No one should have any illusions about the huge challenges newly appointed finance minister Dr Bwalya Ng’andu is up against.
The economy is in a mess and it may get messier unless strict measures are put in place and adhered to at all levels.
There is no doubt that Zambia currently has a liquidity problem and this is affecting everyone. The little money generated is being used to service foreign debt and public sector emoluments, leaving little to service social sectors.
We note that Dr Ng’andu at his first Senior Management Visioning Meeting said, among other things, that there was need for the government to narrow the gap between the commitments made in the implementation of austerity measures and the action taken. He says the current challenge is that “we have agreed on measures over the last few years but we need to step up on our action… that the government needs to restore fiscal fitness by taking a more granular approach in identifying the specific actions that need to be taken to achieve sustained economic stabilisation and growth.
Dr Ng’andu called on his staff to take a more professional approach to finance and economic management and “to be critical in tackling the challenges that face the economy.” He outlined three critical success factors as effective expenditure control, debt management, and enhanced domestic resource mobilisation.
These observations are critical and deserve attention by the entire executive branch of the PF.
But is Edgar Lungu going to give Dr Ng’andu the space and time to implement his fiscal plans? We doubt it.
As Ackson Sejani observes: “It is very difficult to work under a visionless president. It doesn’t matter whether you are Felix Mutati, Margaret Mwanakatwe or Bwalya Ng’andu, you will fail if the head is not functioning well. No finance minister can succeed under Mr Lungu because he has his priorities upside down. He prioritises his personal comfort and politics above the economy. That is why he will tell his finance minister to prioritise buying a [presidential] Gulf stream [jet] above service delivery in critical sectors like agriculture, education and health. You can’t have a President who insists on bringing back deputy ministers in an economy which is on its knees. When the Minister of Finance objects, she is served a notice of dismissal! You can’t have a President paying lip service to the fight against corruption and when that same economy suffers under the weight of corruption, you throw the minister under the bus as a sacrificial lamb. It never works that way.”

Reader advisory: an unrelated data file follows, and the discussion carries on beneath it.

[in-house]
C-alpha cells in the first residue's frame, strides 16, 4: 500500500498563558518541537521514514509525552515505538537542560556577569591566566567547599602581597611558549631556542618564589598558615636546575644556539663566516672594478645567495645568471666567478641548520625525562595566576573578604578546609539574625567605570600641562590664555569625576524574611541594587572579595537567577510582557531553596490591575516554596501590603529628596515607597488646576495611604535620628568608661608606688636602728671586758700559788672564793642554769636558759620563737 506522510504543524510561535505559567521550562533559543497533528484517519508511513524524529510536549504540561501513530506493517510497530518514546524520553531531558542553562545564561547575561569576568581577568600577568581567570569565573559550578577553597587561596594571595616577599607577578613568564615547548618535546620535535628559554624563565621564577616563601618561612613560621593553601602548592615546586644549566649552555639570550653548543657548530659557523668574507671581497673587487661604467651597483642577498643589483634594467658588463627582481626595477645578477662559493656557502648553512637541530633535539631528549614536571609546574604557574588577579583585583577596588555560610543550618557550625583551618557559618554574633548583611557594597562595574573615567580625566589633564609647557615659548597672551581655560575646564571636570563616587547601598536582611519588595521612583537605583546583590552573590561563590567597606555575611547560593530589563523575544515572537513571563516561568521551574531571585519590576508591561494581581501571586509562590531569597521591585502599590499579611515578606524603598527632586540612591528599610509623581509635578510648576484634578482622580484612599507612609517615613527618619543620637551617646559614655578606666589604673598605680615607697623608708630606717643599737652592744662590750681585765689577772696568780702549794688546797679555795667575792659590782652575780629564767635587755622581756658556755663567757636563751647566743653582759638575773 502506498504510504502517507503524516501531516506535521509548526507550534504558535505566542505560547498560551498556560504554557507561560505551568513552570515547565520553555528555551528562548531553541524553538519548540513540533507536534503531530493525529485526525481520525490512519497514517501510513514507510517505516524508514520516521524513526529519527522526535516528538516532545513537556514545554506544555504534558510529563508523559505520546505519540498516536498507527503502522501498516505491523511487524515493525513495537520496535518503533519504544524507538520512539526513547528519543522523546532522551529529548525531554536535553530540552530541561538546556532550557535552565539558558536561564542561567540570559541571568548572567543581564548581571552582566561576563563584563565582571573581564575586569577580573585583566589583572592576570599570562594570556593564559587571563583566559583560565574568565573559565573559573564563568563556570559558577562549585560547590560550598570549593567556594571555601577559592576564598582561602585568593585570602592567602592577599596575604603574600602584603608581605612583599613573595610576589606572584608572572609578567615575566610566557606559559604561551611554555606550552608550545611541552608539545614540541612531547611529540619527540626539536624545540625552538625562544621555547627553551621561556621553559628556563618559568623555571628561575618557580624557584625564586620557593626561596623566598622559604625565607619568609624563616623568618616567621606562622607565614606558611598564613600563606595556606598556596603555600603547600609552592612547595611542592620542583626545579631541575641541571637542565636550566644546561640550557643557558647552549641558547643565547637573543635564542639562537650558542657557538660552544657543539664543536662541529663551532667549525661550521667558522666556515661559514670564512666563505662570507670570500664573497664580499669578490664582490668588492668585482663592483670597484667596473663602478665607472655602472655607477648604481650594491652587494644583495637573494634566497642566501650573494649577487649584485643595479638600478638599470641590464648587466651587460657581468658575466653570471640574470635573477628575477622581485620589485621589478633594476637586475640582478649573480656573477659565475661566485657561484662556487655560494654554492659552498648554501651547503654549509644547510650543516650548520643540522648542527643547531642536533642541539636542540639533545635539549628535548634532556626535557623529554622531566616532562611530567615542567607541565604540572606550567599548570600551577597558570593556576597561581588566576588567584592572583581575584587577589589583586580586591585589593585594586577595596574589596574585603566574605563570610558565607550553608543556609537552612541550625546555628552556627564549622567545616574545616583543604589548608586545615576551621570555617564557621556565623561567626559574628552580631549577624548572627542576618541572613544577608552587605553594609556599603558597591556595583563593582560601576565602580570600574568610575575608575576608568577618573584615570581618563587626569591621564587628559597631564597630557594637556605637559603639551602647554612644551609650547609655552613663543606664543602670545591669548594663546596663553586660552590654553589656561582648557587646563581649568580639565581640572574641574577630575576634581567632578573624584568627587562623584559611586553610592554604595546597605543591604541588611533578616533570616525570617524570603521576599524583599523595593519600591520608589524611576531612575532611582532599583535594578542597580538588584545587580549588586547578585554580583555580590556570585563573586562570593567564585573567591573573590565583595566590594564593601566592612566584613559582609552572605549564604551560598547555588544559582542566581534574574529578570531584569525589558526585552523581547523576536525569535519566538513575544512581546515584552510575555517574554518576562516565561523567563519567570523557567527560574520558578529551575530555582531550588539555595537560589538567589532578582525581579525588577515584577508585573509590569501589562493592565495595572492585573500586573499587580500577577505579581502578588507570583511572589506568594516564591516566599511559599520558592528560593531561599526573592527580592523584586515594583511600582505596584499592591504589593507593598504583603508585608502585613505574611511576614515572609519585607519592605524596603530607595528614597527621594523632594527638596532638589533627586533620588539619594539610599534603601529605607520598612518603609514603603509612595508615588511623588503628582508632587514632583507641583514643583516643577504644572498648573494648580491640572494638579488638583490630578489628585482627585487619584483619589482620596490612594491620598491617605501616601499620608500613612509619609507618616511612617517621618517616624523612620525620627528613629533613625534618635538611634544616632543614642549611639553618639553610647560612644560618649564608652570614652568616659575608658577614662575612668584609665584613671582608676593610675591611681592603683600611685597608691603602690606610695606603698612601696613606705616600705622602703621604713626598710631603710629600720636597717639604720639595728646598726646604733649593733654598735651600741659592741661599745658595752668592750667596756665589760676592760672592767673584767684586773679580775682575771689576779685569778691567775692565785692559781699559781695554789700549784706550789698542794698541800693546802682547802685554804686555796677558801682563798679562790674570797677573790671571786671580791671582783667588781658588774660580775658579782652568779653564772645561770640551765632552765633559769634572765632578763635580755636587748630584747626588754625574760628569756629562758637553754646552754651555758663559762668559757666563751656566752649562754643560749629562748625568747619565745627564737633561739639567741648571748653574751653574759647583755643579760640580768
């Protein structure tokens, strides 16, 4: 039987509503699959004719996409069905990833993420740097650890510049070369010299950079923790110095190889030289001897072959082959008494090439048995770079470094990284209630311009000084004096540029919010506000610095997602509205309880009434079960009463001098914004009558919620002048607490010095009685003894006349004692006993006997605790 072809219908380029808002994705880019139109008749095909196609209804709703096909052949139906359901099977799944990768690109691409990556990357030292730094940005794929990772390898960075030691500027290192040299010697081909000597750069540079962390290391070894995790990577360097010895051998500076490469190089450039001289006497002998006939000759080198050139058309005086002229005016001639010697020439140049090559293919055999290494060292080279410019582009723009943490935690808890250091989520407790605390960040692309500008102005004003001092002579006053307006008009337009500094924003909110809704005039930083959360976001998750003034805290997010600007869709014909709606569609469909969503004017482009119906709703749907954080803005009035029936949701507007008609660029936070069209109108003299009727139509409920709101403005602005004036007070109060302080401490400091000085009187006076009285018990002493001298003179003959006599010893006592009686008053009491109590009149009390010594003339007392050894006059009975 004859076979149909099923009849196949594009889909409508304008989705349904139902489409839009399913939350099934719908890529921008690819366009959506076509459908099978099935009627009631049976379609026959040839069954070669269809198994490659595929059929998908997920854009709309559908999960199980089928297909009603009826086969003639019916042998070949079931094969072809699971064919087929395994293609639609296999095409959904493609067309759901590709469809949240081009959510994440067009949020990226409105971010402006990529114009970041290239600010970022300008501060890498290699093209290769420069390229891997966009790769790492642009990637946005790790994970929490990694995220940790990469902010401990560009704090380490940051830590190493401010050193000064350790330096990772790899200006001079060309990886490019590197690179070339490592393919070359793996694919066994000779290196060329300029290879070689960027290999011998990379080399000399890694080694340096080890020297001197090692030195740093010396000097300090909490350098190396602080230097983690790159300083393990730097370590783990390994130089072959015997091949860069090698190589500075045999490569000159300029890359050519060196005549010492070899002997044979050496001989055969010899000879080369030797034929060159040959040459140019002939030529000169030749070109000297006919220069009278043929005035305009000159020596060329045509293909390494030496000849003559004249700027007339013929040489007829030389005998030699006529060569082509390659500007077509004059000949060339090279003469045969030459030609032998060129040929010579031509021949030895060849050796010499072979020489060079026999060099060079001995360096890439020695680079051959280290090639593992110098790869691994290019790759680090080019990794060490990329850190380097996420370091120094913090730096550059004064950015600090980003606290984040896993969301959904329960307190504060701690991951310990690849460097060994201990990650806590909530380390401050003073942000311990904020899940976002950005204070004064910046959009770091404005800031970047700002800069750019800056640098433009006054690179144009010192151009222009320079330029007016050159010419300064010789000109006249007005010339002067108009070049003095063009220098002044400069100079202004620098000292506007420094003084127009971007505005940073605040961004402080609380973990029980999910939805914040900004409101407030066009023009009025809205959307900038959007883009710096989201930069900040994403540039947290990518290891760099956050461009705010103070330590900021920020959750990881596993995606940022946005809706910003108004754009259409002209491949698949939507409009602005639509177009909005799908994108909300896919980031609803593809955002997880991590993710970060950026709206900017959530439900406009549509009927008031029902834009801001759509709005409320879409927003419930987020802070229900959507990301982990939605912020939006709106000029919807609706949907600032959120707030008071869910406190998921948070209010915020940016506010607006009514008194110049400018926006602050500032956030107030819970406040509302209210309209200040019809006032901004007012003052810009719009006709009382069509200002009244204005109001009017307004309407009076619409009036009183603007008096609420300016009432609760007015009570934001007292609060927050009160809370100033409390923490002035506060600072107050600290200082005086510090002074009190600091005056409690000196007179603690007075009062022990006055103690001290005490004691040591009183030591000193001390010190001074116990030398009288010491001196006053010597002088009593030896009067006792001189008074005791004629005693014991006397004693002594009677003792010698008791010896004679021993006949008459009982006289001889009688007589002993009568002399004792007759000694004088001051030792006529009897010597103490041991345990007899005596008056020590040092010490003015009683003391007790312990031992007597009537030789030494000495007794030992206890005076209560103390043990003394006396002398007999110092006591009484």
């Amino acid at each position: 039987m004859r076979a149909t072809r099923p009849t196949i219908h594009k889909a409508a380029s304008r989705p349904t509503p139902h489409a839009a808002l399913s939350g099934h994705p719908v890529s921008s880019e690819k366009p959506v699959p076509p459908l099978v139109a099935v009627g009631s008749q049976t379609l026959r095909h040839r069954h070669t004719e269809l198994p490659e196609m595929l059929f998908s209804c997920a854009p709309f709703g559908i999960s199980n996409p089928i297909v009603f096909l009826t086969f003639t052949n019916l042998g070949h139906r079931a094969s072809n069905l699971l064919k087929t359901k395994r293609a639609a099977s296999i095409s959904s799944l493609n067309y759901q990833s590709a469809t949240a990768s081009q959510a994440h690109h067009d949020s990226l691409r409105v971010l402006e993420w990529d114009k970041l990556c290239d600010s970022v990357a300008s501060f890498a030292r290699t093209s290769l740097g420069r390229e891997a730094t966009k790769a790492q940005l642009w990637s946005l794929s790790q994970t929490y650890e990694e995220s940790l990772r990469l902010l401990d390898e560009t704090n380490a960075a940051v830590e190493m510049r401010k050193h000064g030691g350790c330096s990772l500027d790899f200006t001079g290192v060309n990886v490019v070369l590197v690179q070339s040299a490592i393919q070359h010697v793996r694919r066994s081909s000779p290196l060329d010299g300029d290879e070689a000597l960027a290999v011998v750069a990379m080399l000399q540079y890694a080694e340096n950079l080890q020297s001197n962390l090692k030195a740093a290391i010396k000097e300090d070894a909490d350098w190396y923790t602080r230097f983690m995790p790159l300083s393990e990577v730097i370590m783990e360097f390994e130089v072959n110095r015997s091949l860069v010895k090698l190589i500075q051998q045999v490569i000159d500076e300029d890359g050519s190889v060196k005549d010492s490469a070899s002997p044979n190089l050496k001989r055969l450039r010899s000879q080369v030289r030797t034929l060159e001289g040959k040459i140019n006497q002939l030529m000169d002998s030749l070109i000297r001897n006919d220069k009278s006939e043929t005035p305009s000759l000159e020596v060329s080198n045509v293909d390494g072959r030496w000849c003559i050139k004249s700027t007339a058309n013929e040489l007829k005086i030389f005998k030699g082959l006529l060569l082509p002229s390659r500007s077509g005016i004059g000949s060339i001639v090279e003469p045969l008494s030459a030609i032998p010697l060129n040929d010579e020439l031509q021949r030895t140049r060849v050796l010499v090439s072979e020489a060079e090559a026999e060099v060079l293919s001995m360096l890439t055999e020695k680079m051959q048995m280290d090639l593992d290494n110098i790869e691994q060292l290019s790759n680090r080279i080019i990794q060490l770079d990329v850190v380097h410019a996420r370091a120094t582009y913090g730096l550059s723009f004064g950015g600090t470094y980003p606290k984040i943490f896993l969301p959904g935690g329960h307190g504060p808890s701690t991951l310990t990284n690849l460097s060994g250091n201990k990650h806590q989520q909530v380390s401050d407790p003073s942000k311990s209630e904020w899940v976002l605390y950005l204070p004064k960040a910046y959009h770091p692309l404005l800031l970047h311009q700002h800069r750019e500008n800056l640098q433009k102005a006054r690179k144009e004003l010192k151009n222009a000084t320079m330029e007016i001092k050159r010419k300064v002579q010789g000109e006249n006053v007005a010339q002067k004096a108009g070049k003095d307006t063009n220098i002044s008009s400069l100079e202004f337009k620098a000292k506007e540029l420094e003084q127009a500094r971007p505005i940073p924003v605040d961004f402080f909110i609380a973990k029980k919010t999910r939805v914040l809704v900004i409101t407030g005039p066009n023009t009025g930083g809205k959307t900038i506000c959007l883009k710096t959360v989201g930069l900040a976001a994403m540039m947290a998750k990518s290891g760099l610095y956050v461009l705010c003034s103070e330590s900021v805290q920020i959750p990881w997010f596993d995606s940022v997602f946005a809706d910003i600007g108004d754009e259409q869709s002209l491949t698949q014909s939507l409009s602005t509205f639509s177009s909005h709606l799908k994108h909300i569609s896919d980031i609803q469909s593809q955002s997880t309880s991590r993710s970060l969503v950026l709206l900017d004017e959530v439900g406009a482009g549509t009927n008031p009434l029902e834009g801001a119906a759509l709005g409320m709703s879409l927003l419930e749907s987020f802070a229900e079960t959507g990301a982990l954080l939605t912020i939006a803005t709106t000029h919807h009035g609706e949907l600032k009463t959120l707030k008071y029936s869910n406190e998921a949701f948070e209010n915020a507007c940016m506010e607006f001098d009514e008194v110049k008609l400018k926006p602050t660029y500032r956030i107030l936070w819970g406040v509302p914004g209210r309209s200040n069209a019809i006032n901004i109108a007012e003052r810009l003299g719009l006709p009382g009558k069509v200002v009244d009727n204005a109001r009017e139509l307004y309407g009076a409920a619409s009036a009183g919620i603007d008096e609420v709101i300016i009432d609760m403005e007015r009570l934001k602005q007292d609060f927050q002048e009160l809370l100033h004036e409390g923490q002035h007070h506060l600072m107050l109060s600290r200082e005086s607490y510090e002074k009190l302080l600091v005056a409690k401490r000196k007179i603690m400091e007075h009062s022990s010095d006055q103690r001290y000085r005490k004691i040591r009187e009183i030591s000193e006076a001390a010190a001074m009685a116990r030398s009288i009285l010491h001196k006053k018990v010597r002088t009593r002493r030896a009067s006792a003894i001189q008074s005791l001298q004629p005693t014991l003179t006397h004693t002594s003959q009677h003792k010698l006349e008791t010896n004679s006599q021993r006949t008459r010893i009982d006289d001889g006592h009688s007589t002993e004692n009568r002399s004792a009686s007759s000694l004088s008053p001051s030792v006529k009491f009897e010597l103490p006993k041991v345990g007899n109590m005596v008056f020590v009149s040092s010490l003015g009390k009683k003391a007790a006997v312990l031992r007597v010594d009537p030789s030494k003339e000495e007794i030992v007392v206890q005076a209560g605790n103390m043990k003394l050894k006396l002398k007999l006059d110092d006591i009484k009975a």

Dr Ng’andu should also critically analyse what the World Bank is saying, which is that Zambia needs to be put back on a stronger growth trajectory.
World Bank country manager Ina Ruthenberg says: “Zambia’s economy picked up slightly in 2018 – from 3.4 per cent to 3.7 per cent in 2017 (supported by strong performance in the services sector). However, recovery was constrained by poor agricultural harvest, lower copper prices, and macro-fiscal challenges that affected private sector activity. Rebuilding market confidence – how? Calling for bold fiscal and debt management efforts supported by reforms in key State-Owned Enterprises…Zambia’s poverty levels are already very high – we need to do everything to avoid that they deteriorate further. Growth rates are not even close to those needed for effective poverty reduction, which is about 7 per cent. As I travel the country, I can see that we are facing situations of hunger in some parts of Zambia and dispensaries in the hospitals are empty, I hear. It is quite dramatic: hungry school children don’t learn. Decisively addressing Zambia’s macro-fiscal challenges and a very careful fiscal consolidation is urgently needed. However, this needs to be done very carefully. We have painfully learned around the world and in Zambia: public budget needs to ensure funding for key public service delivery, particularly in social spending, including social cash transfers to the most vulnerable and needy. In Zambia they are mostly in the rural space.”
Dr Ng’andu’s job is gigantic. He comes in at a time the country is still engaged in confusion over the impeding reintroduction of General Sales Tax to replace Value Added Tax. Here he’ll have to consult further, widely, and seriously interrogate the pros and cons of GST over VAT.
Given the poverty levels in Zambia, the government cannot narrow its decisions to mere avoidance of VAT refunds. Don’t kill the few businesses that still offering employment to our citizens with Sales Tax.
As they say, effective governance is difficult to attain when those most affected by poverty have trouble getting their voices heard and their interests taken into account by service providers and decision makers.
Also there’s this monster of provisional liquidation/government takeover of the Konkola Copper Mines.
Dr Ng’andu will need not just professionalism, cooperation from the PF machinery, but also respect for his fiscal decisions. But respecting his decisions will be the first hurdle. This is not a regime that tolerates frugality. Austerity measures do not apply to Edgar. And should the executive not vary its way of doing this, the finance minister will not manage to sail the ship safely home.
As Sepp Blatter once noted: “The roof will do its job only as long as the foundations are doing theirs. If the ground slides, the whole building will fall down.”/SM